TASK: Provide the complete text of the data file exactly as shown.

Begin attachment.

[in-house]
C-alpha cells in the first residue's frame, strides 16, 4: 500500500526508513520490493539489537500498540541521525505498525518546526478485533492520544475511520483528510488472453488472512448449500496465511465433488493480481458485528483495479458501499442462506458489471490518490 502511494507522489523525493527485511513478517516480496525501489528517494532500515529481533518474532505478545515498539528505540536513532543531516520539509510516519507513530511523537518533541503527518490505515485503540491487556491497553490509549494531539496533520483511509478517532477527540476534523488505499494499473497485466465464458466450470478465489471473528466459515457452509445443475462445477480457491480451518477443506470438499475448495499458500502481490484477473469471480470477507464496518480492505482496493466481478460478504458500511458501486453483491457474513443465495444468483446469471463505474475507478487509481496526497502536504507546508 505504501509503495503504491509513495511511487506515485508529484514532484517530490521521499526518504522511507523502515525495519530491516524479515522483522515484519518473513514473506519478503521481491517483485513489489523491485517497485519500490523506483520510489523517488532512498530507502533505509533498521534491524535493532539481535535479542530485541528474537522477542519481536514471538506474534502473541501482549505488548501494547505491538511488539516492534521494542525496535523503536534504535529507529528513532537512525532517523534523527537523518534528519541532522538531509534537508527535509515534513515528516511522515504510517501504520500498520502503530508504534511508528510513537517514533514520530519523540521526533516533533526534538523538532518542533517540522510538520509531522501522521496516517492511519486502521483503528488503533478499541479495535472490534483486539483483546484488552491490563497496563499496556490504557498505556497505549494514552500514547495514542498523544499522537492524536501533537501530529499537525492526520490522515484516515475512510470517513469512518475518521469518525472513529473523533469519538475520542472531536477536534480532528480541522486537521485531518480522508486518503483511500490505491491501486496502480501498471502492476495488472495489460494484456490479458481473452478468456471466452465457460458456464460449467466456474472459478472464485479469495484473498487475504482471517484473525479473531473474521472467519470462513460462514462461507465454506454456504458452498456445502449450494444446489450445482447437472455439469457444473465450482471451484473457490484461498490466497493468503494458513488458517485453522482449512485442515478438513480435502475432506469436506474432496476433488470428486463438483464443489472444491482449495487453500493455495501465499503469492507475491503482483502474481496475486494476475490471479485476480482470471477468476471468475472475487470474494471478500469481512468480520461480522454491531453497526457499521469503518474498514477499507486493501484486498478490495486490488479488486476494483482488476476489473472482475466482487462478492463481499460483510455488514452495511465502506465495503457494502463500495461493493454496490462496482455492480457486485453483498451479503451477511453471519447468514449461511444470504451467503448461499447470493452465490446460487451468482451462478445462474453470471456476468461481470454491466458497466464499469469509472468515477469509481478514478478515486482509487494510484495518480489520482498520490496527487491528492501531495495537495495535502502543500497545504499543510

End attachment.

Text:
[in-house]
C-alpha cells in the first residue's frame, strides 16, 4: 500500500526508513520490493539489537500498540541521525505498525518546526478485533492520544475511520483528510488472453488472512448449500496465511465433488493480481458485528483495479458501499442462506458489471490518490 502511494507522489523525493527485511513478517516480496525501489528517494532500515529481533518474532505478545515498539528505540536513532543531516520539509510516519507513530511523537518533541503527518490505515485503540491487556491497553490509549494531539496533520483511509478517532477527540476534523488505499494499473497485466465464458466450470478465489471473528466459515457452509445443475462445477480457491480451518477443506470438499475448495499458500502481490484477473469471480470477507464496518480492505482496493466481478460478504458500511458501486453483491457474513443465495444468483446469471463505474475507478487509481496526497502536504507546508 505504501509503495503504491509513495511511487506515485508529484514532484517530490521521499526518504522511507523502515525495519530491516524479515522483522515484519518473513514473506519478503521481491517483485513489489523491485517497485519500490523506483520510489523517488532512498530507502533505509533498521534491524535493532539481535535479542530485541528474537522477542519481536514471538506474534502473541501482549505488548501494547505491538511488539516492534521494542525496535523503536534504535529507529528513532537512525532517523534523527537523518534528519541532522538531509534537508527535509515534513515528516511522515504510517501504520500498520502503530508504534511508528510513537517514533514520530519523540521526533516533533526534538523538532518542533517540522510538520509531522501522521496516517492511519486502521483503528488503533478499541479495535472490534483486539483483546484488552491490563497496563499496556490504557498505556497505549494514552500514547495514542498523544499522537492524536501533537501530529499537525492526520490522515484516515475512510470517513469512518475518521469518525472513529473523533469519538475520542472531536477536534480532528480541522486537521485531518480522508486518503483511500490505491491501486496502480501498471502492476495488472495489460494484456490479458481473452478468456471466452465457460458456464460449467466456474472459478472464485479469495484473498487475504482471517484473525479473531473474521472467519470462513460462514462461507465454506454456504458452498456445502449450494444446489450445482447437472455439469457444473465450482471451484473457490484461498490466497493468503494458513488458517485453522482449512485442515478438513480435502475432506469436506474432496476433488470428486463438483464443489472444491482449495487453500493455495501465499503469492507475491503482483502474481496475486494476475490471479485476480482470471477468476471468475472475487470474494471478500469481512468480520461480522454491531453497526457499521469503518474498514477499507486493501484486498478490495486490488479488486476494483482488476476489473472482475466482487462478492463481499460483510455488514452495511465502506465495503457494502463500495461493493454496490462496482455492480457486485453483498451479503451477511453471519447468514449461511444470504451467503448461499447470493452465490446460487451468482451462478445462474453470471456476468461481470454491466458497466464499469469509472468515477469509481478514478478515486482509487494510484495518480489520482498520490496527487491528492501531495495537495495535502502543500497545504499543510